If these guys are able to push workers aside to pursue their agenda, it means everything from overtime pay and prevailing wage for workers to funding for schools and public safety is at risk. It means there won’t be anyone left to stand in their way when they try to strip away laws that protect worker safety and our environment.

Prop 32 is a sucker punch. If the billionaires land it, the next punch will follow quickly. And that would likely be a knockout to California’s middle class.

To learn more, go to http://www.CaliforniaLabor.org/NoOn32

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Steve Smith is communications director at the California Labor Federation, which represents more than 2.1 million workers in 1,200 unions across the state. Visit www.calaborfed.org to learn more. This piece originally appeared on the California Labor Federation blog Labor's Edge.

I'm at a loss for words. I knew something funky was going to happen at this hearing, but I didn't think we'd (the tax paying public) would be completely cut out of a debate that directly pertains to OUR state budget and tax dollars. What don't they want us to hear? That our increased tax dollars are only going to lead to increased salaries and pensions? We already knew that (google Wall Street Journal, Jerry's Big Lie). It's time for a change in Sacramento. #Prop30 #Prop32

If you read the actual language of Prop 32 you'll see that every corporate/union loophole is closed, and all the opposition is trying to do is confuse voters with deceptive rhetoric. And honestly the hard working lower level public employees do not have a say in the political process as it stands.

Unions should be allowed to use their dues money for political purposes as long as they have the OK of their members.

Let’s review how public Cal senior management handled the tax dollars it currently gets. Nobody’s perfect, but some higher education chancellor provost are much less perfect as stewards of public funds than others. University of California Berkeley Chancellor Birgeneau ($450,000) Provost Breslauer ($306,000) have forgotten they are steward’s of public money, not overseer of their own fiefdoms.

Cal tuition triples last decade, Californians income went stagnant.
Birgeneau, Provost Breslauer do not have a grip on financial realities.
Pay ex Michigan governor $300,000 for lectures
Tuition increases exceed national average rate of increase.
University accrues $150 million of inefficiencies over last 8 years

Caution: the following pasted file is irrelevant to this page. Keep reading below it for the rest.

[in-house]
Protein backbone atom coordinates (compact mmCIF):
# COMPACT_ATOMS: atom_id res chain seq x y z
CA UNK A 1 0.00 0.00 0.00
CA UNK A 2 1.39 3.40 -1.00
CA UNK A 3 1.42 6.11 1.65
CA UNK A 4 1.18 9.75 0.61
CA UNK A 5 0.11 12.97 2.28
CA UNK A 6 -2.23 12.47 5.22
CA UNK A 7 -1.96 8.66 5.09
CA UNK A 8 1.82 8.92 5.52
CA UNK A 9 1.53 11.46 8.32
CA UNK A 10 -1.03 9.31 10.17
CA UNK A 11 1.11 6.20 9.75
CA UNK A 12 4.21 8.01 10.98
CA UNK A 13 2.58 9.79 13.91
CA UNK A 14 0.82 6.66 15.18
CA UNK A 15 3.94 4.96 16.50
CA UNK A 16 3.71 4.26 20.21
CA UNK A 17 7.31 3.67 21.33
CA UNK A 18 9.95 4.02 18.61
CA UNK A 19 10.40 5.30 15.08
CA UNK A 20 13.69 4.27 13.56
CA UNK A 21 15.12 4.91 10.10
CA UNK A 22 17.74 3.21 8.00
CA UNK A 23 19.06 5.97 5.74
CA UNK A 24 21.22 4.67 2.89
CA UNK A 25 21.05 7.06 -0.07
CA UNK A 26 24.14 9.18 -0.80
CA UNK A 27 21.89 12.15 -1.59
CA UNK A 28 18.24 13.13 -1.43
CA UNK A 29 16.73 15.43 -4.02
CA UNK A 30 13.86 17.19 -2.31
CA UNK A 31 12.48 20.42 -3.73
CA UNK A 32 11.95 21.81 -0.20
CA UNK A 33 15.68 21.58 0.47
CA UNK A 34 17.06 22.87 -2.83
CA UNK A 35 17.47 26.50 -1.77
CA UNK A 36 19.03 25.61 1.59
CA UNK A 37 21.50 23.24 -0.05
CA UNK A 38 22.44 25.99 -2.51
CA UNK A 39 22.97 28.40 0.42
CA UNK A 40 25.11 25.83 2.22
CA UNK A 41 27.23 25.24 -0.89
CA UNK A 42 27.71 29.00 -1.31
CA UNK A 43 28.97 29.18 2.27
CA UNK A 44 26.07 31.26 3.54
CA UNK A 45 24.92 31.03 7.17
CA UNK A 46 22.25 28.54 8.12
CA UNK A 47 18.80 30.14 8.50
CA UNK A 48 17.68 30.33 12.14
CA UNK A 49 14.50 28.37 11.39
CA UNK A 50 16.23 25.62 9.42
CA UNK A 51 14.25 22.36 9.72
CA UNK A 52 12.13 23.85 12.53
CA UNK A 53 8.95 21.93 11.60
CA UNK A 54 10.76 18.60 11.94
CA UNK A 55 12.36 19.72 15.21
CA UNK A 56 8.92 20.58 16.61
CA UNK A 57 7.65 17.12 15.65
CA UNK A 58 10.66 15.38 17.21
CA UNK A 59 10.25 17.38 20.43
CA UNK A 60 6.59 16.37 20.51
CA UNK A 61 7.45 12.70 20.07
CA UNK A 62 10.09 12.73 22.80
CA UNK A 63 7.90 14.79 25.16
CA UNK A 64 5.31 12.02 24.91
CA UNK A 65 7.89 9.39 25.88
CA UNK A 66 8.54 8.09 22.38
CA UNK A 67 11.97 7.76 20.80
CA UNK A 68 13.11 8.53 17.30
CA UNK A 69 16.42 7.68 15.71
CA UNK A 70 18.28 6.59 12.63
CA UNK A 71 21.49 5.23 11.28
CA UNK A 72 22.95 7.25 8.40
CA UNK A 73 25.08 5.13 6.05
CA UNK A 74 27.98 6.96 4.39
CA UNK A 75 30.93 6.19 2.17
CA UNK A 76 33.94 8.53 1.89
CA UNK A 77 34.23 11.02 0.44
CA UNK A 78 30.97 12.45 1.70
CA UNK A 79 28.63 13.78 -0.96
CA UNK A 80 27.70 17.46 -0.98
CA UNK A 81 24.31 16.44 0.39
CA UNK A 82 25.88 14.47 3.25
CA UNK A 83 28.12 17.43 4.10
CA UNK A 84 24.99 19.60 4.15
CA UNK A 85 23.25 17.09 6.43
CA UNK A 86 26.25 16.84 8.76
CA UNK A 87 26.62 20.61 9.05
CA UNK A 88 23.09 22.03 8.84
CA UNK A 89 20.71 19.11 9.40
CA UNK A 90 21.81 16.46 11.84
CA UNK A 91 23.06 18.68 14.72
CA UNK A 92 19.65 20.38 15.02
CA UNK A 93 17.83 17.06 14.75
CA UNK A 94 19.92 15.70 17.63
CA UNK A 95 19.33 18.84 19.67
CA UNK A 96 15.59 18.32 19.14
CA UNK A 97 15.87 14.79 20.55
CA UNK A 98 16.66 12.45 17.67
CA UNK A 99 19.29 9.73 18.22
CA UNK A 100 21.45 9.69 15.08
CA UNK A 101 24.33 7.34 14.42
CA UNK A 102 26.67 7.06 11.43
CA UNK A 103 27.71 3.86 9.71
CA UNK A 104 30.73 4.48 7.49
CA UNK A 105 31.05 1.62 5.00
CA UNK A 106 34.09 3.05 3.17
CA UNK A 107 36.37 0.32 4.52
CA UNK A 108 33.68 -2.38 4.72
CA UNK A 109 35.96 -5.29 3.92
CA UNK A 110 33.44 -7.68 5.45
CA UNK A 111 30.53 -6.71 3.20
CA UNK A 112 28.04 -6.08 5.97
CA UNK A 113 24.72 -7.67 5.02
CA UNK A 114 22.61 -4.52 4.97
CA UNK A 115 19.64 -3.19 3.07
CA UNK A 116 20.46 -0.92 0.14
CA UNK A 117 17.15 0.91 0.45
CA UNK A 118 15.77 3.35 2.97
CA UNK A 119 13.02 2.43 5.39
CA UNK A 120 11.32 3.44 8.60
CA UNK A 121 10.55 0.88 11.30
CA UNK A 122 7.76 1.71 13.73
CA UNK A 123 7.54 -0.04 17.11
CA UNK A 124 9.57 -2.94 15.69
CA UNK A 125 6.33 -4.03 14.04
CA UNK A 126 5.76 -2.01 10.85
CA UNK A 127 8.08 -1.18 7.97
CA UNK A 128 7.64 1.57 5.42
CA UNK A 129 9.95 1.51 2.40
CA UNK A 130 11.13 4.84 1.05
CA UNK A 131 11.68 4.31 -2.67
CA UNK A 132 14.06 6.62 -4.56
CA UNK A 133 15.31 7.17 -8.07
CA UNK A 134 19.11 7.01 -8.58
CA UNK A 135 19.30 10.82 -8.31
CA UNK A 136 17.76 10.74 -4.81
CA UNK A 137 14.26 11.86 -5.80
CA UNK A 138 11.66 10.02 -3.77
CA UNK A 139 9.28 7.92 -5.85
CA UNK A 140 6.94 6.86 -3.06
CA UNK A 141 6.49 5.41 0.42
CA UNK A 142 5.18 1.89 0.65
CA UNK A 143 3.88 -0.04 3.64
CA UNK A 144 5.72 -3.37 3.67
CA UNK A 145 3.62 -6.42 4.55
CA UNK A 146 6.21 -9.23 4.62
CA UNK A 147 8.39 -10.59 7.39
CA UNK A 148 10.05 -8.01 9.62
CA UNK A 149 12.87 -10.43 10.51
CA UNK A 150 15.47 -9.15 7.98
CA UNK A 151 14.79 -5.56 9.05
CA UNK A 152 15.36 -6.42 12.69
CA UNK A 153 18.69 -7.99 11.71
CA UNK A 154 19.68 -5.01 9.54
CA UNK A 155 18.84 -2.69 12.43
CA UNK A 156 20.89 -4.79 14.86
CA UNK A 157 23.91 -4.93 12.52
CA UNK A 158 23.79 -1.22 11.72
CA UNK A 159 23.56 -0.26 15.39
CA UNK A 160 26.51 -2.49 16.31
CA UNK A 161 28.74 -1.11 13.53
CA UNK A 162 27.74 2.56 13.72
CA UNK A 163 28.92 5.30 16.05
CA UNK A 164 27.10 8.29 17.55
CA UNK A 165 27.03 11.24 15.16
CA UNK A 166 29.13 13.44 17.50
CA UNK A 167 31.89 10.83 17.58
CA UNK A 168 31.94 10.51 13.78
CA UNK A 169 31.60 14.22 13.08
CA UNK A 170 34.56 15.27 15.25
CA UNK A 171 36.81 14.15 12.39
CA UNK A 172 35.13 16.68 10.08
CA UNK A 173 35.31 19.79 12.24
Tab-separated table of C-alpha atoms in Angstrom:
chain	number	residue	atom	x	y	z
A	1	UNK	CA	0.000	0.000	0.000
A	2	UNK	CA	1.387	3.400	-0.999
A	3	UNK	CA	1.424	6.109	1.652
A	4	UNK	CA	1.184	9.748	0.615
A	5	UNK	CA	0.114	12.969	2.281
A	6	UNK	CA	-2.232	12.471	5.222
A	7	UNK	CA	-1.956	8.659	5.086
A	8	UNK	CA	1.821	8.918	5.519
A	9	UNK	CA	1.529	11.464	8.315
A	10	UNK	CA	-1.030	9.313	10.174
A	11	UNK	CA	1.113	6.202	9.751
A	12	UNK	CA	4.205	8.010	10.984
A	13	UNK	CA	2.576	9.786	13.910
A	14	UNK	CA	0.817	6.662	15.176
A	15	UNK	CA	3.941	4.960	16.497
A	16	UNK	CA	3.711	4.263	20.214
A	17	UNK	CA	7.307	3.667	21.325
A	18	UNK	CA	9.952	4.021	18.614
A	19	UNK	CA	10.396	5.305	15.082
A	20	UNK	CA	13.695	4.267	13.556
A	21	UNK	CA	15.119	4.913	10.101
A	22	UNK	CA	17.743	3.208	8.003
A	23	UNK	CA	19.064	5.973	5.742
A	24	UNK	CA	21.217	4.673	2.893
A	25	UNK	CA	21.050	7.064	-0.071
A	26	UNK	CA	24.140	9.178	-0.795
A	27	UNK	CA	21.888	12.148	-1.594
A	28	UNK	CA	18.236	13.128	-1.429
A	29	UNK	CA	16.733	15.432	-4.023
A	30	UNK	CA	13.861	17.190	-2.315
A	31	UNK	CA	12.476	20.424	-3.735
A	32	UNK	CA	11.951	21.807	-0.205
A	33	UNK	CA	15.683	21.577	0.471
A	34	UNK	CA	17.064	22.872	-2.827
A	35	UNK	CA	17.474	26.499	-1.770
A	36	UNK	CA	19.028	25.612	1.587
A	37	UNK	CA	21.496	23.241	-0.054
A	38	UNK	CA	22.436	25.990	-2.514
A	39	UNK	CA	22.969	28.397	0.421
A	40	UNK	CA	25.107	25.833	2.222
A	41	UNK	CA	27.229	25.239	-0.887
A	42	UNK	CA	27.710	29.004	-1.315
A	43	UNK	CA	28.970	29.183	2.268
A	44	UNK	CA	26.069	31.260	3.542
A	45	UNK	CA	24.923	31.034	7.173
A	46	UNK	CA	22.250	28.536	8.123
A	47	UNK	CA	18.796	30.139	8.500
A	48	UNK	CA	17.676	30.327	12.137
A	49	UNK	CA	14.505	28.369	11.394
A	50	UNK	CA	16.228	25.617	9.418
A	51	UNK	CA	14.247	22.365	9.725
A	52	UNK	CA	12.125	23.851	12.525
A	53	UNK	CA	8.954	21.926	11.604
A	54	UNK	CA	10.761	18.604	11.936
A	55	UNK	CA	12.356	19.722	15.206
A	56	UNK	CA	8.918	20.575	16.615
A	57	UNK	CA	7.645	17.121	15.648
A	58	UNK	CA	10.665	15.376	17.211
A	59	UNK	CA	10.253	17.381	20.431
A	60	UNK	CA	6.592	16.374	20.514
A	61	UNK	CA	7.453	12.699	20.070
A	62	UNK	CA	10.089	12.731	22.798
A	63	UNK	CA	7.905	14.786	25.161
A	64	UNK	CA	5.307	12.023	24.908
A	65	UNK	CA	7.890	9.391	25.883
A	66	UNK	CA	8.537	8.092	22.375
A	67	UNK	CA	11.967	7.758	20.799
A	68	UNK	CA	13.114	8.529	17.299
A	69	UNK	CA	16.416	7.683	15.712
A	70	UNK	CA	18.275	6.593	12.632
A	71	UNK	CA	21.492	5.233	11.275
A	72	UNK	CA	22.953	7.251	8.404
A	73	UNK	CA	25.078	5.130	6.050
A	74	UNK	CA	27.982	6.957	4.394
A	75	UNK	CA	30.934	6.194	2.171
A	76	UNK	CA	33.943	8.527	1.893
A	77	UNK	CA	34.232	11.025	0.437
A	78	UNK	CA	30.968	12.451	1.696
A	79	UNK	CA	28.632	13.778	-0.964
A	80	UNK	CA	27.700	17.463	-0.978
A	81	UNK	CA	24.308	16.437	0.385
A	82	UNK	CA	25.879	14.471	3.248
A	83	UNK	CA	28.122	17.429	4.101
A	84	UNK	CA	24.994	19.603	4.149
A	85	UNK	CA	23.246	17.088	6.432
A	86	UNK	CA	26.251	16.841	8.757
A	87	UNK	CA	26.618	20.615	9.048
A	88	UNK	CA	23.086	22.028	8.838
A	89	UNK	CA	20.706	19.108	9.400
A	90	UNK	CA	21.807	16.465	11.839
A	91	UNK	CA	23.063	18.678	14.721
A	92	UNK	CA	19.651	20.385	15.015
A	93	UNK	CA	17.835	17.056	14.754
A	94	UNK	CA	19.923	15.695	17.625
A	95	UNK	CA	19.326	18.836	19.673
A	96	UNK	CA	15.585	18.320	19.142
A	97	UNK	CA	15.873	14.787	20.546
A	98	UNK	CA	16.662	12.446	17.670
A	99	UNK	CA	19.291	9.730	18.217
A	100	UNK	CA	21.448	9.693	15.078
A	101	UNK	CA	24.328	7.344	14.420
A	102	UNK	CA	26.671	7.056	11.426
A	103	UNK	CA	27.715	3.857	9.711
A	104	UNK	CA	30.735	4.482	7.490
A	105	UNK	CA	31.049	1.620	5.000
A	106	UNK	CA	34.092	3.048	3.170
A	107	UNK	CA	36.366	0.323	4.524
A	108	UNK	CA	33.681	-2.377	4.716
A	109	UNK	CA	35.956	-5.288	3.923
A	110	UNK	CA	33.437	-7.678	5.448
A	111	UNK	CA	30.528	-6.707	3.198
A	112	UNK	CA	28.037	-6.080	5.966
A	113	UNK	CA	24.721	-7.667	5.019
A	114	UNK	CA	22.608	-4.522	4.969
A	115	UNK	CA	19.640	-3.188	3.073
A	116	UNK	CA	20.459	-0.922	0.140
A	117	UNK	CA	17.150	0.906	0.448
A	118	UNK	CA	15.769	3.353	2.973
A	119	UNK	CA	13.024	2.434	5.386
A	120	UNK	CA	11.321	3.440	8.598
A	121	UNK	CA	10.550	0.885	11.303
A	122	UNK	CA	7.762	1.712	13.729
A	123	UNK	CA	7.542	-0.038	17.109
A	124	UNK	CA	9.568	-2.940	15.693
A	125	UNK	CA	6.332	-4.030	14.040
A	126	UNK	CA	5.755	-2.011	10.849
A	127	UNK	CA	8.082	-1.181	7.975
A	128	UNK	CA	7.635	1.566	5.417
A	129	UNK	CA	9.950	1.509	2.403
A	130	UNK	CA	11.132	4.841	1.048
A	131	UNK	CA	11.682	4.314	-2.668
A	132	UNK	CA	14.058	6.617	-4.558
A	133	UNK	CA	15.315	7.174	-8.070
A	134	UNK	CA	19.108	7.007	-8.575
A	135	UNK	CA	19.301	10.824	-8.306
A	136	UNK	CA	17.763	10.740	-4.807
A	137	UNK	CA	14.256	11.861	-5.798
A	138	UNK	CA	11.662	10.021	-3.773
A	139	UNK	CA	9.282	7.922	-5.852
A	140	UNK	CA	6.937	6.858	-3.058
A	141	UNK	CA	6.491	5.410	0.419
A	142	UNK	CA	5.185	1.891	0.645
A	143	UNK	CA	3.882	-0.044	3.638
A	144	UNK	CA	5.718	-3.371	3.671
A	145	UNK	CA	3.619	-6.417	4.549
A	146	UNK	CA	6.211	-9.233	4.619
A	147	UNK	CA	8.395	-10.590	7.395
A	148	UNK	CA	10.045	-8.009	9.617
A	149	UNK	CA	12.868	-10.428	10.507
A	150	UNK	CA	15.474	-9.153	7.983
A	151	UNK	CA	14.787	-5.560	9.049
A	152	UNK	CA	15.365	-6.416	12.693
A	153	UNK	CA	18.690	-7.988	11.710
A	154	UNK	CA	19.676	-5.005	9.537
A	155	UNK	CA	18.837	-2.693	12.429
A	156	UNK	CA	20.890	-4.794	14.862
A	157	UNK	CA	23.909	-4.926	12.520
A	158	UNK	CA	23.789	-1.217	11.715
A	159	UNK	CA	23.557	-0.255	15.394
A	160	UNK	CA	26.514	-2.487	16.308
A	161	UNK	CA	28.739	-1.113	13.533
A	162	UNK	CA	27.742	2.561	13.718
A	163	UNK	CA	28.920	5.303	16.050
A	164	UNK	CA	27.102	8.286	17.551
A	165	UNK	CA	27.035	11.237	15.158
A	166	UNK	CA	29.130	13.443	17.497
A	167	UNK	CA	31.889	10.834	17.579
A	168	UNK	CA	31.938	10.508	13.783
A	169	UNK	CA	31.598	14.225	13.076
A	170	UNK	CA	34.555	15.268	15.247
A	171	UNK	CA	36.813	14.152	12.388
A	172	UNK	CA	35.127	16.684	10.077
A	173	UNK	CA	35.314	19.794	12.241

Recruits foreign students who pay $50,600 and displace qualified Californians.
Spends $7,000,000 + for OE consultants to do the work of senior Cal. management. (Prominent East Coast University accomplishes same, 0 costs).
In procuring $7,000,000 consultants failed to receive proposals from other firms (Consultants do their thinking for them, who they then can blame for all unpopular but necessary decisions)
Best in nation rank: # 70 Forbes.
World Academic rank: Falls with 29% increase in salaries. Below top ten QS ranking
Tuition to Return on Investment drops below top10.
Cal now is most expensive public university for in-state students.
Organizational Effectiveness (OE): Birgeneau Breslauer prevent OE from examining Chancellor’s, Provost’s operations for inefficiencies

It’s all shameful. There is no justification for such irregularities by stewards of the public trust. If Chancellor, Provost don’t understand financial stewardship they have no business being Cal. senior management.

Chancellor Birgeneau’s self-indulgent practices continue onto violence against students protesting his doubling of instate tuition. University of California Board of Regents Chair Sherry Lansing must vigorously enforce oversight of Cal. Only then will confidence of Alumni, donors, legislators, Californians return.

(My agenda is transparency. I have 35 years’ consulting experience; have taught at UC Berkeley, where I observed the culture & the way senior management works. No, I was not fired or downsized & have not solicited contracts from UC/Cal).

Yours is the opinion that can make the difference, email UC Board of Regents marsha.kelman@ucop.edu